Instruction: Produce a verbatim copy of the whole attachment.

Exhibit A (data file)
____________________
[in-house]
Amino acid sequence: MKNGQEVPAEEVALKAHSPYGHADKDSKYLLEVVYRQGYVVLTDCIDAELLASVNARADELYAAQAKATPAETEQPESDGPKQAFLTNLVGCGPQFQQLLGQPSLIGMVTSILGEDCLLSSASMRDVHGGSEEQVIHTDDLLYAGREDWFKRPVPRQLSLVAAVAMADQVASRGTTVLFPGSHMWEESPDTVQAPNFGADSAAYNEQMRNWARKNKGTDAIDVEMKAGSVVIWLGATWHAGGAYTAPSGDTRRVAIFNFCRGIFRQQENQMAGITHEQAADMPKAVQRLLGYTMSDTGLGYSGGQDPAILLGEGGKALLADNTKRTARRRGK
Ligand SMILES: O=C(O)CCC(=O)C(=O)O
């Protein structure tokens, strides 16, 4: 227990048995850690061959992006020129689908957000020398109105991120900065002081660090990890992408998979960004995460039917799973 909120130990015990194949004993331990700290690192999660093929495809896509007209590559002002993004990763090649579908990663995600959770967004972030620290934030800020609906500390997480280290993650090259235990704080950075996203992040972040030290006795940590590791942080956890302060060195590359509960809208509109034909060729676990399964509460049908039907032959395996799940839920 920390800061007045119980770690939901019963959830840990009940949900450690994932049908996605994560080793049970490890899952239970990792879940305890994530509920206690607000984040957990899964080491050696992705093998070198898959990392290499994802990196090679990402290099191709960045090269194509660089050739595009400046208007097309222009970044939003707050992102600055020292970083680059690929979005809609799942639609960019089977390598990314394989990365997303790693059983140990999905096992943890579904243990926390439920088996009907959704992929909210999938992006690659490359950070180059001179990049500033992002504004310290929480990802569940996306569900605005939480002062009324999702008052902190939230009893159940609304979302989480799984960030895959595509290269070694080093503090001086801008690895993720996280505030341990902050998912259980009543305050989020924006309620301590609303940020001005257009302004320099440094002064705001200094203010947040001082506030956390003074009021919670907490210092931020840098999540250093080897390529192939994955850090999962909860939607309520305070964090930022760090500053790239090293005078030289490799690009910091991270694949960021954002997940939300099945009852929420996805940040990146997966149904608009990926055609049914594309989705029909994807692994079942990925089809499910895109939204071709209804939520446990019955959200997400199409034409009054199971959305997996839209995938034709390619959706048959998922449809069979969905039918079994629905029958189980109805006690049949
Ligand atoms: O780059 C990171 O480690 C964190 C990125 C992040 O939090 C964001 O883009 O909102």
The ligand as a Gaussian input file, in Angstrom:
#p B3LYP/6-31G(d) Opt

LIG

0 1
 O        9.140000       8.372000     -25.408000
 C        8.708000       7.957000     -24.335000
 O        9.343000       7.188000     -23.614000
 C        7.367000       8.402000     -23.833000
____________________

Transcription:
[in-house]
Amino acid sequence: MKNGQEVPAEEVALKAHSPYGHADKDSKYLLEVVYRQGYVVLTDCIDAELLASVNARADELYAAQAKATPAETEQPESDGPKQAFLTNLVGCGPQFQQLLGQPSLIGMVTSILGEDCLLSSASMRDVHGGSEEQVIHTDDLLYAGREDWFKRPVPRQLSLVAAVAMADQVASRGTTVLFPGSHMWEESPDTVQAPNFGADSAAYNEQMRNWARKNKGTDAIDVEMKAGSVVIWLGATWHAGGAYTAPSGDTRRVAIFNFCRGIFRQQENQMAGITHEQAADMPKAVQRLLGYTMSDTGLGYSGGQDPAILLGEGGKALLADNTKRTARRRGK
Ligand SMILES: O=C(O)CCC(=O)C(=O)O
């Protein structure tokens, strides 16, 4: 227990048995850690061959992006020129689908957000020398109105991120900065002081660090990890992408998979960004995460039917799973 909120130990015990194949004993331990700290690192999660093929495809896509007209590559002002993004990763090649579908990663995600959770967004972030620290934030800020609906500390997480280290993650090259235990704080950075996203992040972040030290006795940590590791942080956890302060060195590359509960809208509109034909060729676990399964509460049908039907032959395996799940839920 920390800061007045119980770690939901019963959830840990009940949900450690994932049908996605994560080793049970490890899952239970990792879940305890994530509920206690607000984040957990899964080491050696992705093998070198898959990392290499994802990196090679990402290099191709960045090269194509660089050739595009400046208007097309222009970044939003707050992102600055020292970083680059690929979005809609799942639609960019089977390598990314394989990365997303790693059983140990999905096992943890579904243990926390439920088996009907959704992929909210999938992006690659490359950070180059001179990049500033992002504004310290929480990802569940996306569900605005939480002062009324999702008052902190939230009893159940609304979302989480799984960030895959595509290269070694080093503090001086801008690895993720996280505030341990902050998912259980009543305050989020924006309620301590609303940020001005257009302004320099440094002064705001200094203010947040001082506030956390003074009021919670907490210092931020840098999540250093080897390529192939994955850090999962909860939607309520305070964090930022760090500053790239090293005078030289490799690009910091991270694949960021954002997940939300099945009852929420996805940040990146997966149904608009990926055609049914594309989705029909994807692994079942990925089809499910895109939204071709209804939520446990019955959200997400199409034409009054199971959305997996839209995938034709390619959706048959998922449809069979969905039918079994629905029958189980109805006690049949
Ligand atoms: O780059 C990171 O480690 C964190 C990125 C992040 O939090 C964001 O883009 O909102």
The ligand as a Gaussian input file, in Angstrom:
#p B3LYP/6-31G(d) Opt

LIG

0 1
 O        9.140000       8.372000     -25.408000
 C        8.708000       7.957000     -24.335000
 O        9.343000       7.188000     -23.614000
 C        7.367000       8.402000     -23.833000